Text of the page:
• José Blanco López
  • Clara Eugenia Aguilera García
  • Sergio Gutiérrez Prieto*
  • Inés Ayala Sénder*
  • Jonás Fernández Álvarez

La Izquierda Plural - 9.99 per cent

  • Willy Meyer*
  • Paloma Lopez
  • Ernest Urtasun (from ICV)
  • Marina Albiol
  • Lidia Senra (from ANOVA)
  • Ángela Vallina

Podemos - 7.96 per cent

  • Pablo Iglesias Turrión
  • María Teresa Rodríguez-Rubio Vázquez
  • Carlos Jiménez Villarejo
  • María Dolores Lola Sánchez Caldentey
  • Pablo Echenique Robba

UPyD - 6.49 per cent

  • Francisco Sosa Wagner
  • Maite Pagazaurtundua Ruiz
  • Fernando Maura Barandiaran
  • Beatriz Becerra Basterrechea

Convergence and Union / Basque Nationalist Party (CiU/PNV) - 5.44 per cent

  • Ramon Tremosa
  • Izaskun Bilbao (from PNV)
  • Francesc Gambus

EPDD - 4.03 per cent

  • Josep Maria Terricabras
  • Ernest Maragall (from NECat)

C’S - 3.16 per cent

  • Javier Nart
  • Juan Carlos Girauta

LPD 2.7 per cent

  •  Josu Mirena Juaristi Abaunz

Primavera Europea 1.91 per cent

  • Jordi Sebastià Talavera

 

00h14 - Cyprus results (with voting percentages)

  • Eleni Theocharous (DISI)
  • Christos Stilianides (DISI)
  • Takis Chatzigeorgiou (AKEL)
  • Neoklis Silikiotis(AKEL)
  • Kostas Mavridis (DIKO)
  • Dimitris Papadakis (EDEK)

DISI 37.78 per cent, AKEL 26.78 per cent, DIKO 10.86 per cent, EDEK 7.69 per cent

 

00h09 - Schulz sticks to his guns

 

 

 

00h03 - Euroscepticism not just about European politics, says Farage

UK Independence Party leader Nigel Farage has admitted even though Eurosceptic parties may have made the biggest gains in today elections. "Their effect will be less at a European level but more on a domestic level, especially in northern European countries."

For Farage, the two key issues underpinning voters backing of Eurosceptic parties was opposition to the free movement of people, especially from eastern Europe, and the fallout from the euro crisis. "The big bailouts to the southern European countries have created a division between north and south... where enmity has been created between Greece and Germany, which the European project was supposed to have stopped."

He also added that EU foreign policy, especially its role in the Ukraine crisis, has also contributed towards people backing his party. "Europe played a direct role... in toppling the Ukraine government." He warned "You can't just to poke the Russian bear and not face the consequences."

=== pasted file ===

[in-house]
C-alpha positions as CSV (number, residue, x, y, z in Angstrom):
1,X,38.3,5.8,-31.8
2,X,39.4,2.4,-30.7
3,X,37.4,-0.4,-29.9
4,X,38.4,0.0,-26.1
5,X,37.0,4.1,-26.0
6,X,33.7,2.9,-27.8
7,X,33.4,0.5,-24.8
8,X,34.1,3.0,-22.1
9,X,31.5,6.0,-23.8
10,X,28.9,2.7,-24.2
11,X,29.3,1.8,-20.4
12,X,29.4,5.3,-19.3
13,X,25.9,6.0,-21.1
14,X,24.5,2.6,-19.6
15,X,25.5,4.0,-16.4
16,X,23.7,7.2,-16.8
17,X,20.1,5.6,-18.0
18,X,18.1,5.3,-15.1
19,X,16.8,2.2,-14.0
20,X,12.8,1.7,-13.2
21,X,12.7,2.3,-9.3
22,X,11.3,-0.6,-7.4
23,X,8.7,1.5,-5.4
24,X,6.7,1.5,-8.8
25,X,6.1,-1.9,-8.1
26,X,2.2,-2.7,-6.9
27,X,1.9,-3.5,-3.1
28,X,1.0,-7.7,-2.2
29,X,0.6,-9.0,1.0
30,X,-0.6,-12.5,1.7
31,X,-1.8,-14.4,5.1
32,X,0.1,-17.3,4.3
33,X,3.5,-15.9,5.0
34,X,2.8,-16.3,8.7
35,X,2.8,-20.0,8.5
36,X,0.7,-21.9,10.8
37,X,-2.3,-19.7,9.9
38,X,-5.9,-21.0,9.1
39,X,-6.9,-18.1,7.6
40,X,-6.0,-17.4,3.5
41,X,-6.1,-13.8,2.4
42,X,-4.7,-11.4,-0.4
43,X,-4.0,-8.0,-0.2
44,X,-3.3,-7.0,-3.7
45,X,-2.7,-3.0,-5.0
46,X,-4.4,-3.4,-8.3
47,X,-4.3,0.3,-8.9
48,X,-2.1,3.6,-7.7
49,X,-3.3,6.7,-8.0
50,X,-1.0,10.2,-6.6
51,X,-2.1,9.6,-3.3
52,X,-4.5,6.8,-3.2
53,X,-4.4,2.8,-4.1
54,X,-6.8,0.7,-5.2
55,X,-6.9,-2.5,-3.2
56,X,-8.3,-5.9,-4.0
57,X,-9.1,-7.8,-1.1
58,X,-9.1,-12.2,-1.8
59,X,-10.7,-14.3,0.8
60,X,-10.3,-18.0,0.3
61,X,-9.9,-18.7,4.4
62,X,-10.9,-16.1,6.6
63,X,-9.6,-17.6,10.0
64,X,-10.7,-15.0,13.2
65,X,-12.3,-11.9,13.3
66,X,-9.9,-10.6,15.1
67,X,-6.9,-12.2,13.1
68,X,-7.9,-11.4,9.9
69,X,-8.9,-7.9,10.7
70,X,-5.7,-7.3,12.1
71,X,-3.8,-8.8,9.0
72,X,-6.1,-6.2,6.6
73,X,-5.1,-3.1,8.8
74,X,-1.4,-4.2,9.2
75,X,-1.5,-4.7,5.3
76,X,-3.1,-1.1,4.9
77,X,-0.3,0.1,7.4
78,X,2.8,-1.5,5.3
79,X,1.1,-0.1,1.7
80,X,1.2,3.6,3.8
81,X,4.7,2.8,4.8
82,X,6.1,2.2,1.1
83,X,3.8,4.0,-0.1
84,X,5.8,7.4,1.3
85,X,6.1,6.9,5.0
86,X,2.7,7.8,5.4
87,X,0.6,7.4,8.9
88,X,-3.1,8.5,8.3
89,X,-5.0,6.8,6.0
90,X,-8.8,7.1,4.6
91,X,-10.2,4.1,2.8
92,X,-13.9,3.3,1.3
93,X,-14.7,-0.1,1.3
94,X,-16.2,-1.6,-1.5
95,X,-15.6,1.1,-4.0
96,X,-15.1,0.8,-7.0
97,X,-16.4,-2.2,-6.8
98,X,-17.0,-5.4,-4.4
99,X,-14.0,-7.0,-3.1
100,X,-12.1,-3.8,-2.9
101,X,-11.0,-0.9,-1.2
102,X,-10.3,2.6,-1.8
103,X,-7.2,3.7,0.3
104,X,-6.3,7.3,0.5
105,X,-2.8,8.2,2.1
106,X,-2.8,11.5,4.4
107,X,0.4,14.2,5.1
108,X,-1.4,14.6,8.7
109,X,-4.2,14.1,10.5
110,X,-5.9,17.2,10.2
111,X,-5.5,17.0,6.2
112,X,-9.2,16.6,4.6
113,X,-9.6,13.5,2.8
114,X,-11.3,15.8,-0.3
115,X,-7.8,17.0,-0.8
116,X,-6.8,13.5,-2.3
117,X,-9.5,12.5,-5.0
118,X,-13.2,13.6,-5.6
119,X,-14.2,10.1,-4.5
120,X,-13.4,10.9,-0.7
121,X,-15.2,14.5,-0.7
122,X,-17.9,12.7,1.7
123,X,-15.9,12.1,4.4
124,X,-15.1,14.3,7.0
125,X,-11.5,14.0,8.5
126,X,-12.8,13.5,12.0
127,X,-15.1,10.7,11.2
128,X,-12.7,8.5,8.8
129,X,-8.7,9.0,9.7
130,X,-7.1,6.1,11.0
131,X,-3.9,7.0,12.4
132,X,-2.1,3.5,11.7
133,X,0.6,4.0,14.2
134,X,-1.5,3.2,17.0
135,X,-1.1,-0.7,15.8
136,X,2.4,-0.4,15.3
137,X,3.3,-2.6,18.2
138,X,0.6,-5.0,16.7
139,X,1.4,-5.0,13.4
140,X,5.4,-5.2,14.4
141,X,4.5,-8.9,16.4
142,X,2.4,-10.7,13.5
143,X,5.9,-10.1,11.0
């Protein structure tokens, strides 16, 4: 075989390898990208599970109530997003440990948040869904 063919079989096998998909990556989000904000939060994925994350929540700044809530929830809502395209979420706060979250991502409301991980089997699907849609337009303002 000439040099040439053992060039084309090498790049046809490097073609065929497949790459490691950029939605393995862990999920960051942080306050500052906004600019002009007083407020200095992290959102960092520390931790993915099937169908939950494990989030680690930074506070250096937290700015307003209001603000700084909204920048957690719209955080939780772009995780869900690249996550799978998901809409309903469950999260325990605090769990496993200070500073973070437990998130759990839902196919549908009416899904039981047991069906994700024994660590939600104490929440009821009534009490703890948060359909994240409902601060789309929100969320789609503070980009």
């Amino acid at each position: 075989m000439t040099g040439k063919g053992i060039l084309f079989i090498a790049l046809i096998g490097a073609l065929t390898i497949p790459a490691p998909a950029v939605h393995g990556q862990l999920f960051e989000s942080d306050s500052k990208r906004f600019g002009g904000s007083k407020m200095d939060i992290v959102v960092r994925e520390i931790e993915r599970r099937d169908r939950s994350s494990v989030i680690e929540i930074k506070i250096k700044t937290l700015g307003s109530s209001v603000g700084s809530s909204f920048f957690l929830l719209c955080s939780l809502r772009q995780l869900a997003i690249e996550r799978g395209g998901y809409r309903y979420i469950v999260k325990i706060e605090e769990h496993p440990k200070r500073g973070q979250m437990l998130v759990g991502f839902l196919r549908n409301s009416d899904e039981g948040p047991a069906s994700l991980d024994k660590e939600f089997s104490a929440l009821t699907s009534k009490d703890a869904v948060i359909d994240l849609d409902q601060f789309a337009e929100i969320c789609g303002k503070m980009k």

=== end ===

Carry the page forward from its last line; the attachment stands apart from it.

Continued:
23h58 - The view from Spain

The People's Party has won the European elections in Spain and will have 16 MEPs. The PSOE came in second and will have 14 MEPs, according to estimated results.La izquierda Plural has won six MEPs, Podemos five while UPyD will have four members.These results are based on the 98.79 per cent of votes counted. In total, 15.7 million Spaniards voted, the turnout was 45.85 per cent.

 

23h55 - Business reaction

Reacting to the outcome of the elections BusinessEurope president Emma Marcegaglia said: "The clear majority pro-European forces achieved in the elections is a mandate and strong obligation to constructively work together for a better and more competitive Europe to create more growth and more jobs. This is the best way to address the concerns of those Europeans who voiced their disenchantment towards the EU."

 

23h52 - Luxembourg MEPs with number of votes received

  • Viviane Reding (CSV): 126 888
  • Georges Bach (CSV): 68 242
  • Frank Engel (CSV): 65 884
  • Mady Delvaux-Stehres (LSAP): 33 323
  • Charles Goerens (DP): 82 975
  • Claude Turmes (Gréng): 69 797

 

23h47 - Finnish MEPs in order of votes received

  1. Alexander Stubb (KOK)
  2. Olli Rehn (KESK)
  3. Jussi Halla-aho (PS)
  4. Liisa Jaakonsaari (SDP)
  5. Sirpa Pietikäinen (KOK)
  6. Paavo Väyrynen (KESK)
  7. Heidi Hautala (VIHR)
  8. Merja Kyllönen (VAS)